I'm trying to solve the following variation of the Drunkard Walk:

From where he stands, one step toward the cliff would send the drunken man over the edge. He takes random steps, either toward or away from the cliff. At any step his probability of taking a step away is $\frac{2}{3}$, of a step toward the cliff $\frac{1}{3}$. What is his chance of escaping the cliff?

My initial idea was to draw a tree and come up with an infinite sum that looked like this:

$$ \sum_{n=0}^{\infty} \left(\frac{2}{3}\right)^n\left(\frac{1}{3}\right)^{n+1} $$

But this doesn't take into consideration the scenario where the man walks back and forth from, say, position 2 to 1 for a couple turns, and then walks off. So I corrected with this sum:

$$ \sum_{n=0}^{\infty} \binom{2n+1}{n} \left(\frac{2}{3}\right)^n\left(\frac{1}{3}\right)^{n+1} $$

Which is intuitive, at least to me, because it sums up all scenarios where the man takes exactly n steps backwards, and then that $+1$ $(n+1)$ steps forward and walks off the cliff. But this sum converges to $1.5$ $(>1)$ and is not a valid probability.

Could someone please explain where I'm going wrong? Also, how would I solve this problem using a Markov Chain/transition matrix (I'm not very familiar with either)

EDIT: If anyone else is interested, I found another really neat solution:https://medium.com/i-math/the-drunkards-walk-explained-48a0205d304

  • 2
    $\begingroup$ In your second approach, $\binom{2n+1}{n}$ counts all the ways of arranging $(n+1)$ $\rightarrow$'s and $n$ $\leftarrow$'s, some of which are invalid because they go beyond the cliff. You need only count the paths that goes beyond the cliff precisely at the $(2n+1)$th step, and this can be done by employing Dyck paths. The resulting formula for the poor man to fall off involves the Catalan numbers and is given by $$p=\sum_{n=0}^{\infty}\frac{1}{n+1}\binom{2n}{n}\left(\frac{2}{3}\right)^n\left(\frac{1}{3}\right)^{n+1}=\frac{1}{2}.$$ $\endgroup$ Commented Apr 10, 2023 at 4:19
  • $\begingroup$ @SangchulLee Hi, this makes sense! Thank you so much. Do you know of any better ways to solve a random walk problem like this one for a real value? Coming up with such a nuanced summation seems overly difficult. I can use recursion, but how would I solve such a problem mathematically, perhaps by using a Markov Chain? $\endgroup$ Commented Apr 10, 2023 at 18:30
  • $\begingroup$ @MatthewKaplan In many solutions, there will be one step which isn't well-argued (because doing so is complicated). For instance, in your link the solution assumes that $P_1 = (1-p)/p$ whenever this expression is less than $1$. If you look through the article, it never actually justifies this (except at $p=1$). $\endgroup$ Commented Apr 10, 2023 at 19:00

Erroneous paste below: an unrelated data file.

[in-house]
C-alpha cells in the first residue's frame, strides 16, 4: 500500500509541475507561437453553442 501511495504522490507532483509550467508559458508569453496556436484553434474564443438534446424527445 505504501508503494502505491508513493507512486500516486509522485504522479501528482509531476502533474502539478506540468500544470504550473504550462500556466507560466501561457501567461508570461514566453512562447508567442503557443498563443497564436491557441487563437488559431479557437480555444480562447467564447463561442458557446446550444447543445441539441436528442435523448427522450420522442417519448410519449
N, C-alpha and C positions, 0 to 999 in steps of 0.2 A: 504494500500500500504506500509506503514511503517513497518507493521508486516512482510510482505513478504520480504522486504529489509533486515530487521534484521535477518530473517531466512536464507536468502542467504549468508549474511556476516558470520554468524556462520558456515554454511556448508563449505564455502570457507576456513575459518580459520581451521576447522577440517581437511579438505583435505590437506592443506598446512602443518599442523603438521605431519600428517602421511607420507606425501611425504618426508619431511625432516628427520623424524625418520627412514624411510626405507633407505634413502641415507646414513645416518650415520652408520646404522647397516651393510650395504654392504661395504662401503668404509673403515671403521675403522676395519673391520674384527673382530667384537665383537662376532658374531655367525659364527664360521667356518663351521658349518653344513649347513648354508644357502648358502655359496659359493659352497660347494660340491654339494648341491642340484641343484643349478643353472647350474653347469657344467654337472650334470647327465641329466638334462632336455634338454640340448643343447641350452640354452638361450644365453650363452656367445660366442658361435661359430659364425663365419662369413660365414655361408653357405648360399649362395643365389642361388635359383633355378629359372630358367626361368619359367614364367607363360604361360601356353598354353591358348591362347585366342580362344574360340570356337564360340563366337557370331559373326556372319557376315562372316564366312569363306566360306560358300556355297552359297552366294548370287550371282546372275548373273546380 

• $\begingroup$ Here's how I did it. Suppose the ground is $(-\infty,0]$, you take steps of length $1,$ and you initially start at $x=0$ (i.e. the edge of the cliff). Let $p(n)$ be the probability of eventual doom when you're at position $n\in \{...-3,-2,-1,0,1\}$. Then $p(1)=1,p(n)\rightarrow 0$ as $n\rightarrow -\infty$ and $$p(n)=\frac{2}{3}p(n-1)+\frac{1}{3}p(n+1)$$ Can you finish? $\endgroup$
    – user801306
    Commented Apr 10, 2023 at 20:36
  • $\begingroup$ IIRC this is the "clfifhanger" problem in Mosteller's "50 Challenging Problems in Probability" and his solution uses the lesser of $1$ and $\frac{1-p}{p}$ based on a continuity assertion (the proof of which is too difficult he says)... "how would I solve this problem using a Markov Chain" -- if you know basic real analysis you should be able to follow my solution here: math.stackexchange.com/questions/4674446/… . $\endgroup$ Commented Apr 10, 2023 at 21:54

1 Answer 1


In order to compute the probability $p$ of falling down the cliff we just have to sum up the probabilities of doing so in $2n+1$ steps for $n=0,1,2,\dots$. The Catalan number $C_n$ counts the ways of taking $2n$ steps starting and ending at the initial point before falling down in the $(2n+1)$-th and final step. The probability of each of those paths (inluding the last step) is clearly $(2/3)^n$ times $(1/3)^{n+1}$, so $$ p=\sum_{n=0}^\infty C_n\,\frac{2^n}{3^{2n+1}} = \frac 1 3\,\sum_{n=0}^\infty C_n\,\big(\,\frac 2 9\,\big)^n = \frac 1 3\,f(\,2/9\,)\,, $$ where $f$ is the well-known generating function given by $$ f(x)=\sum_{n=0}^\infty C_n\,x^n = \frac{1-\sqrt{1-4x}}{2x}\,. $$ Since $f(\,2/9\,)=3/2$ we conclude that $p=1/2$, and then the probability of escaping is $1/2$ as well.


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